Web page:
WASHINGTON – Top officials at Penn State University, including the late head football coach Joe Paterno, knew as far back as 1998 that Jerry Sandusky was molesting young boys on campus, yet failed to take action to stop it, according to the findings of a long-awaited report released Thursday.
The results of a seven-month investigation by former FBI Director Louis Freeh spare no one at the top of the Penn State hierarchy and could open a wave of legal action against the university three weeks after Sandusky was convicted on 45 of 48 counts of molesting 10 boys over a 15-year period.
“The most saddening finding by the Special Investigative Counsel is the total and consistent disregard by the most senior leaders at Penn State for the safety and welfare of Sandusky’s child victims,” the report said.
Those leaders included Paterno, former president Graham Spanier, former athletic director Tim Curley and former vice president Gary Schultz. All four “failed to protect against a child sexual predator harming children for over a decade,” the report said.
Curley and Schultz were charged with perjury and failure to protect children based on their testimony to a Pennsylvania grand jury. Through their lawyers, Spanier, Curley and Schultz have denied any wrongdoing.
Paterno and Spanier were fired by the university board of trustees less than a week after Sandusky’s arrest. Spanier could face similar charges as Curley and Schultz. Paterno died of lung cancer in January.
Sandusky, a former assistant football coach, likely will spend the rest of his life in prison.
The university board of trustees hired Freeh after Sandusky’s arrest in November to conduct the probe. The board is meeting for two days to decide how to respond to the report’s findings.
“We want to ensure we are giving the report careful scrutiny and consideration before making any announcements or recommendations,” university leaders said in a statement Thursday.
Freeh’s team spent months interviewing more than 400 university employees and reviewing critical emails exchanged by top officials. Their scathing 267-page report casts blame on the university from top to bottom.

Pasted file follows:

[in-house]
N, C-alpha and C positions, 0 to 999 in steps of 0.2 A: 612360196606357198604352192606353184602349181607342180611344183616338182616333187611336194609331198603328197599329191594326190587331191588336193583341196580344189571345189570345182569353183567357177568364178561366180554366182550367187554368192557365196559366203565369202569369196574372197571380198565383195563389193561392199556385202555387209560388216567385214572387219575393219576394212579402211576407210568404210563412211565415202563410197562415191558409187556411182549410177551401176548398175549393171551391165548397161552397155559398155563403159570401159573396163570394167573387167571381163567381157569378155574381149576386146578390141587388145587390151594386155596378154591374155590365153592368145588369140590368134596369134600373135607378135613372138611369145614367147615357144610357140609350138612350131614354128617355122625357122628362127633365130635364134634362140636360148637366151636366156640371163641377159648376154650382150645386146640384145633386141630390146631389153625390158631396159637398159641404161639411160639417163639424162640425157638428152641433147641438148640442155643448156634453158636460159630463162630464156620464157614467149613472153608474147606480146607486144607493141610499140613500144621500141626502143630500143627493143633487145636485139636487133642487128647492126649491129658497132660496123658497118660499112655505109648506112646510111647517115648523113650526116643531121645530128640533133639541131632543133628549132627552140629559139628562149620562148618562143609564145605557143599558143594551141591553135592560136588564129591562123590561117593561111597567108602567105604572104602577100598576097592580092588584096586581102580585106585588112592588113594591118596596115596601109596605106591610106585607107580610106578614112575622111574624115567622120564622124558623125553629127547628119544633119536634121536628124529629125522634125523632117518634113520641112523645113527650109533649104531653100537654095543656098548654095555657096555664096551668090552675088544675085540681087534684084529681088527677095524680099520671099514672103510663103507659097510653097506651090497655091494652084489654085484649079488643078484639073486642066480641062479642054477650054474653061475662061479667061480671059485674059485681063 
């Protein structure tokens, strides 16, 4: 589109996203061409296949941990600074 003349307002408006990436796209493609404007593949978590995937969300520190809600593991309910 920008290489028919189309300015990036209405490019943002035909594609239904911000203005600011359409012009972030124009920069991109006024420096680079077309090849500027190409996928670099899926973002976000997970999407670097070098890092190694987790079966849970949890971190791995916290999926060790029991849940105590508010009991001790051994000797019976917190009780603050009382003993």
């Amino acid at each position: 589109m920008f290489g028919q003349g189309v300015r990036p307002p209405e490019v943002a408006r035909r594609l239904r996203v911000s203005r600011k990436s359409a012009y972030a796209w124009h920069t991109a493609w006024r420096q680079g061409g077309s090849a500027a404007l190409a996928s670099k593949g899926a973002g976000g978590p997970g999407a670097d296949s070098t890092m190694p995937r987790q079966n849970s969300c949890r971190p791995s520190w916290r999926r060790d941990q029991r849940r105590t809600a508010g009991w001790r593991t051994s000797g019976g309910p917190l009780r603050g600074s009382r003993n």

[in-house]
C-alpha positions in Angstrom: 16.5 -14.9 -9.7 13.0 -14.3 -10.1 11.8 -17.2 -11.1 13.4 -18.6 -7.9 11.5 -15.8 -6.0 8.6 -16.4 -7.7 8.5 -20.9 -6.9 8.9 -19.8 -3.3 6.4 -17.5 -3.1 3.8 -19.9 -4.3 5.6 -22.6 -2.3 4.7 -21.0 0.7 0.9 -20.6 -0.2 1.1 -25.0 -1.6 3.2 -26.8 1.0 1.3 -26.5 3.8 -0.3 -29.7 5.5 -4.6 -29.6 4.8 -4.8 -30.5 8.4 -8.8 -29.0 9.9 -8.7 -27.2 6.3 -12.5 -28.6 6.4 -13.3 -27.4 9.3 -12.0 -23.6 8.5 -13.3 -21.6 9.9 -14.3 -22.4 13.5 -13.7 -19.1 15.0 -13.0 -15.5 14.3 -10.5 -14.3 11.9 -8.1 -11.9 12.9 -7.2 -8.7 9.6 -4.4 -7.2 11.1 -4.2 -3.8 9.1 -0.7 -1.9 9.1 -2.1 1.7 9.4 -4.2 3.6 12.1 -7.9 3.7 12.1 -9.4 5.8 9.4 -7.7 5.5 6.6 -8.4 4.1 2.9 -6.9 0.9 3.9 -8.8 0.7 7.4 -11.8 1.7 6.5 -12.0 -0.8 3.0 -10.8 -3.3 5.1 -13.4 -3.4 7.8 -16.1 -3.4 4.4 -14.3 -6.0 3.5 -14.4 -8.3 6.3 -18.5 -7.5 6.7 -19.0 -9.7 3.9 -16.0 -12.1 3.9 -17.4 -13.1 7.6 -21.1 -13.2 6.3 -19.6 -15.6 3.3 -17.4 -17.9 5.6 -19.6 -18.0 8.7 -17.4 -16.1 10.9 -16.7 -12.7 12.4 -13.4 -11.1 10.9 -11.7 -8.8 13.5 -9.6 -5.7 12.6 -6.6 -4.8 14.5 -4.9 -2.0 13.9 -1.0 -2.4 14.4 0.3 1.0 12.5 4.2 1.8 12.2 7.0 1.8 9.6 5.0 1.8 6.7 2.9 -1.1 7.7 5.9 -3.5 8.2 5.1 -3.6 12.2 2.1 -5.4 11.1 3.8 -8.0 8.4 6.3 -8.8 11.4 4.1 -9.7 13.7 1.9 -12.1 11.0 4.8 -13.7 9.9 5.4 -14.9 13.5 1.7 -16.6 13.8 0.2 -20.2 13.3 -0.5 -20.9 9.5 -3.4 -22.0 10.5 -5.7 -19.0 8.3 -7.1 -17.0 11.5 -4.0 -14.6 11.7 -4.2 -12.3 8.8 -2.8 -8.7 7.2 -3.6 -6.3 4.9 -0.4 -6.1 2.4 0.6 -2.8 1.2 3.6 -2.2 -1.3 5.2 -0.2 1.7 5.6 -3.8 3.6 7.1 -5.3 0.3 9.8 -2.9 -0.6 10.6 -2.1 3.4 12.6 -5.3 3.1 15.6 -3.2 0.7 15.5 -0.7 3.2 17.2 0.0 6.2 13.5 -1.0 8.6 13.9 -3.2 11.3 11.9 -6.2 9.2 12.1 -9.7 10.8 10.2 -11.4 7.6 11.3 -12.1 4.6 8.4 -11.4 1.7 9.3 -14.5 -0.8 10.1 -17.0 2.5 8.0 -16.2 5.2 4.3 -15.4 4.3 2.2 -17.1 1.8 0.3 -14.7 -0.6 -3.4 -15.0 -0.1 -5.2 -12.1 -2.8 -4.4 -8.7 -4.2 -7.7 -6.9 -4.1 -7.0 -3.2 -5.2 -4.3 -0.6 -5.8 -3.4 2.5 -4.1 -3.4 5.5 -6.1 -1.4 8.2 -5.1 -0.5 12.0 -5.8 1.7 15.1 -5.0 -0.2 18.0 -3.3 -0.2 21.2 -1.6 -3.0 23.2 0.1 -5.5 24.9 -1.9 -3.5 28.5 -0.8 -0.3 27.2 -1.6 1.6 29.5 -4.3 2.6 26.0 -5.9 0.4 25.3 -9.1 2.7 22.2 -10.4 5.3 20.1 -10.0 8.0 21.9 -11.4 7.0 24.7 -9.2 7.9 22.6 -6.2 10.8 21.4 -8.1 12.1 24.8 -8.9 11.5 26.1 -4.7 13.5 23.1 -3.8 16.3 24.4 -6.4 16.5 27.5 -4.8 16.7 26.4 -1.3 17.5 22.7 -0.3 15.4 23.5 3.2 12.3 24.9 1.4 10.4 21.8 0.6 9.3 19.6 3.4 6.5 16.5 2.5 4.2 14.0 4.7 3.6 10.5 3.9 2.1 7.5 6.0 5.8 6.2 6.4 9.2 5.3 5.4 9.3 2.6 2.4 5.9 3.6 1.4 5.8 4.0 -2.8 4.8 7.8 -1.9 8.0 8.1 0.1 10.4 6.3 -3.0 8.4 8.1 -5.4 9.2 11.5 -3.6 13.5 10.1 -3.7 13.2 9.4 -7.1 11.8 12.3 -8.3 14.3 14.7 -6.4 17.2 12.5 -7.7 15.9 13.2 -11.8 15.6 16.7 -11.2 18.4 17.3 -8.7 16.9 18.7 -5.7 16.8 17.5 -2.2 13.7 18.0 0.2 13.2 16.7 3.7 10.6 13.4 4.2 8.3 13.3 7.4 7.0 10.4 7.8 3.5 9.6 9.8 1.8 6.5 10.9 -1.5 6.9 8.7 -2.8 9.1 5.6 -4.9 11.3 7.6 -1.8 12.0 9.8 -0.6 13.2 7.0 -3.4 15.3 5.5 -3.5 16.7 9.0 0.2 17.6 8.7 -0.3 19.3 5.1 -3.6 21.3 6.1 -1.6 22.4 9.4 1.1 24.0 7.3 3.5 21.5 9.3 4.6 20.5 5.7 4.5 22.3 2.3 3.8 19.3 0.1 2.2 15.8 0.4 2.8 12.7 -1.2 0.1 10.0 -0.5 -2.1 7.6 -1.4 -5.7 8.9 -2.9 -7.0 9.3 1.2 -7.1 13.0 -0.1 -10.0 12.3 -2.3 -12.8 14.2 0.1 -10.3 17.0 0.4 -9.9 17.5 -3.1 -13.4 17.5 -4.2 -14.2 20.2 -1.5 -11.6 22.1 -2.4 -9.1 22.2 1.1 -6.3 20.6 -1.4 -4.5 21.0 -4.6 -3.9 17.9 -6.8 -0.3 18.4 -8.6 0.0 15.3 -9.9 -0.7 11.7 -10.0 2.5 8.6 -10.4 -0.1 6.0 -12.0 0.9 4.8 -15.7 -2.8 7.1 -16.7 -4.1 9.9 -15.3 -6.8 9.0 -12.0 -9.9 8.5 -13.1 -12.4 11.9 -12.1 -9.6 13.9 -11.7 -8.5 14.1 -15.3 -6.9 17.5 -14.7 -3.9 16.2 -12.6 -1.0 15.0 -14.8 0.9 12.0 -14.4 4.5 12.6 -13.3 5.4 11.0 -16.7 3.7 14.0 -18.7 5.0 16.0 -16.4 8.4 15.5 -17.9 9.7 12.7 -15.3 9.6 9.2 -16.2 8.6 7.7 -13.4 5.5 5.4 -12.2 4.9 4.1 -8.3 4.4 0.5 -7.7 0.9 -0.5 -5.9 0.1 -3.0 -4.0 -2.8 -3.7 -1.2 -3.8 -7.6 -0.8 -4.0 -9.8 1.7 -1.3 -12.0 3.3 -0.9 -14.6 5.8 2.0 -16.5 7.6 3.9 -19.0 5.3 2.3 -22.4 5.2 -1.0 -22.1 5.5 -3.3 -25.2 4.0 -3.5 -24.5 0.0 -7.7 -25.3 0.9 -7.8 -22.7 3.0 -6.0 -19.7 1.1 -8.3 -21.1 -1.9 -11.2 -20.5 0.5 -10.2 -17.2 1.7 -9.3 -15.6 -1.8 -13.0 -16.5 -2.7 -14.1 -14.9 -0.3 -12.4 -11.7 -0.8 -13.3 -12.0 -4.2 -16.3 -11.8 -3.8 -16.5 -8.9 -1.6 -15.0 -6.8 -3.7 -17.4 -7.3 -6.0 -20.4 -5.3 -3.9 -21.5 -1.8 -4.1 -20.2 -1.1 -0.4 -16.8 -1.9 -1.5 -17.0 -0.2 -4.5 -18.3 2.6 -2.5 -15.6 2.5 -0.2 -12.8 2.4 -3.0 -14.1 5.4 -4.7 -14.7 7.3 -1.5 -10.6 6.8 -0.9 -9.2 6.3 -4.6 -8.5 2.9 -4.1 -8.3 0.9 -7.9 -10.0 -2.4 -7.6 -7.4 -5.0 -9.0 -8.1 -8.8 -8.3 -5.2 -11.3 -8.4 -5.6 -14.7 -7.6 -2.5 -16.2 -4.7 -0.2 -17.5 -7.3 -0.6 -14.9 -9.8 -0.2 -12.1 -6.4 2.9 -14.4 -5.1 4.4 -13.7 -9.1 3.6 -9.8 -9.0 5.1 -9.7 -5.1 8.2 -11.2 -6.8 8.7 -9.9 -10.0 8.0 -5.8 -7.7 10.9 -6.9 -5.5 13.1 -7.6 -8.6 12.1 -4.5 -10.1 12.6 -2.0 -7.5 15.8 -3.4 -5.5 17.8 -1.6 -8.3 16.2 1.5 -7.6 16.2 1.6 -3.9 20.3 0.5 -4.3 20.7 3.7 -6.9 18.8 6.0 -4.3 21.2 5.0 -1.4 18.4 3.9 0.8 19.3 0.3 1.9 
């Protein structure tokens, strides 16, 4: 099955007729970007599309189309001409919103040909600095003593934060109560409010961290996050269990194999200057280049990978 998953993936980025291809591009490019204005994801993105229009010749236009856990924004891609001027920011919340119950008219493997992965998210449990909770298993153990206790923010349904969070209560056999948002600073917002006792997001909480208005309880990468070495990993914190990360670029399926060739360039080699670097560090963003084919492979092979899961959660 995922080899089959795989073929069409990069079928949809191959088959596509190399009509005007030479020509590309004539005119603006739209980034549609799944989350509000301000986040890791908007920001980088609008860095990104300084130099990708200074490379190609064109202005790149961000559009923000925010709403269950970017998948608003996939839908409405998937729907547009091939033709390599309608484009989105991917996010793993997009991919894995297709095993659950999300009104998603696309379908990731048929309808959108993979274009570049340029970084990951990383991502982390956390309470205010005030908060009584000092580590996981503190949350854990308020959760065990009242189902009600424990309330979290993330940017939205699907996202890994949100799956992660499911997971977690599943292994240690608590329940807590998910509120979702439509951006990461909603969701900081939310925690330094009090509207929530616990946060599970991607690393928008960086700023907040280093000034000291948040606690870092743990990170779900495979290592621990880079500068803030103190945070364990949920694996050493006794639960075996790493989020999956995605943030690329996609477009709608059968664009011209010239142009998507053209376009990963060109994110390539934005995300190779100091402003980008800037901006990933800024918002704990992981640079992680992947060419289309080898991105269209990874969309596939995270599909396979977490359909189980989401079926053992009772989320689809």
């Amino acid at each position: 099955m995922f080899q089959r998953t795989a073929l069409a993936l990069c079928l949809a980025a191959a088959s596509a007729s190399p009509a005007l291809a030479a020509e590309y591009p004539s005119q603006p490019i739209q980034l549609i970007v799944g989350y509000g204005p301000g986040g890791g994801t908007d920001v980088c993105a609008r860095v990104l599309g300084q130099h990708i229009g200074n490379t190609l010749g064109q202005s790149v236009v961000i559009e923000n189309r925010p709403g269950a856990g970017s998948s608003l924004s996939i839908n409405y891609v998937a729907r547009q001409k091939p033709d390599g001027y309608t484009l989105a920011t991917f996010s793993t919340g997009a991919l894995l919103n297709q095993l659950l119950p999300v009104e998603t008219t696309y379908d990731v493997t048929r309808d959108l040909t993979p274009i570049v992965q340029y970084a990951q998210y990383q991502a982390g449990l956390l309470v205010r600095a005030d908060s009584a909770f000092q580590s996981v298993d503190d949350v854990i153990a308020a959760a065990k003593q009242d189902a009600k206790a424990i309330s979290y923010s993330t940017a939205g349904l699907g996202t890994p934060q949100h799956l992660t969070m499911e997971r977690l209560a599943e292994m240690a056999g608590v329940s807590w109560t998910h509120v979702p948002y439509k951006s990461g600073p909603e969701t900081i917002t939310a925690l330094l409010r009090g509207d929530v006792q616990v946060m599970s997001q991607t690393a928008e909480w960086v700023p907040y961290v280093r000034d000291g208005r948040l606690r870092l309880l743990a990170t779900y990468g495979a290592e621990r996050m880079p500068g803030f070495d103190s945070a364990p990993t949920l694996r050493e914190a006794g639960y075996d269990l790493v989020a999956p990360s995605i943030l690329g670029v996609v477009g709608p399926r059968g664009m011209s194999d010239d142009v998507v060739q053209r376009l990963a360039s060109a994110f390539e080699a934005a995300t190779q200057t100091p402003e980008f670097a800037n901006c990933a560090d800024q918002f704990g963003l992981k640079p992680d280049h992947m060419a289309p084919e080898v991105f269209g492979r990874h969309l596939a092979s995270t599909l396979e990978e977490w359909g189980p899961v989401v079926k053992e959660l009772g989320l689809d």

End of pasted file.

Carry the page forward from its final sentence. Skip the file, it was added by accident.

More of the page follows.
“There’s more red flags here than you could count,” Freeh said in a news conference Thursday in Philadelphia.
The report said that top officials, including Paterno, Spanier, Curley and Schultz, “repeatedly concealed critical facts relating to Sandusky’s child abuse from the authorities, the University’s Board of Trustees, the Penn State community, and the public at large” to avoid bad publicity for the university.
The report said the board of trustees failed to demand detailed information from Spanier once it became aware of the allegations against Sandusky early last year. It also said that Spanier “failed in his duties as president” when he did not advise the board about the state grand jury investigation of Sandusky.
It said that lower-ranking employees such as janitors who witnessed Sandusky assaulting a boy on campus didn’t report the incident because they feared losing their jobs.
The report concluded that Penn State must “undertake a thorough and honest review of its culture,” which permitted Sandusky’s behavior and “contributed to the failure Penn State’s most powerful leaders to adequately report and respond to the actions of a serial sexual predator.”
And while Paterno was never charged in the case and was not interviewed before investigators before his death, the report concluded that the football legend “failed to take any action, even though Sandusky had been a key member of his coaching staff for almost 30 years, and had an office just steps away.”
“I regret that, based on the damage it does to his legacy,” Freeh said Thursday. “I wish we had the opportunity to speak to him.” Earlier in the week, Paterno’s family criticized leaked emails from the investigation that appeared to show he knew something and didn’t take action, or worse, encouraged others to not act.
But in a statement Thursday, Paterno’s family said that the late former coach “wasn’t perfect.”
“It can be argued that Joe Paterno should have gone further,” the statement said. “He should have pushed his superiors to see that they were doing their jobs. We accept this criticism.”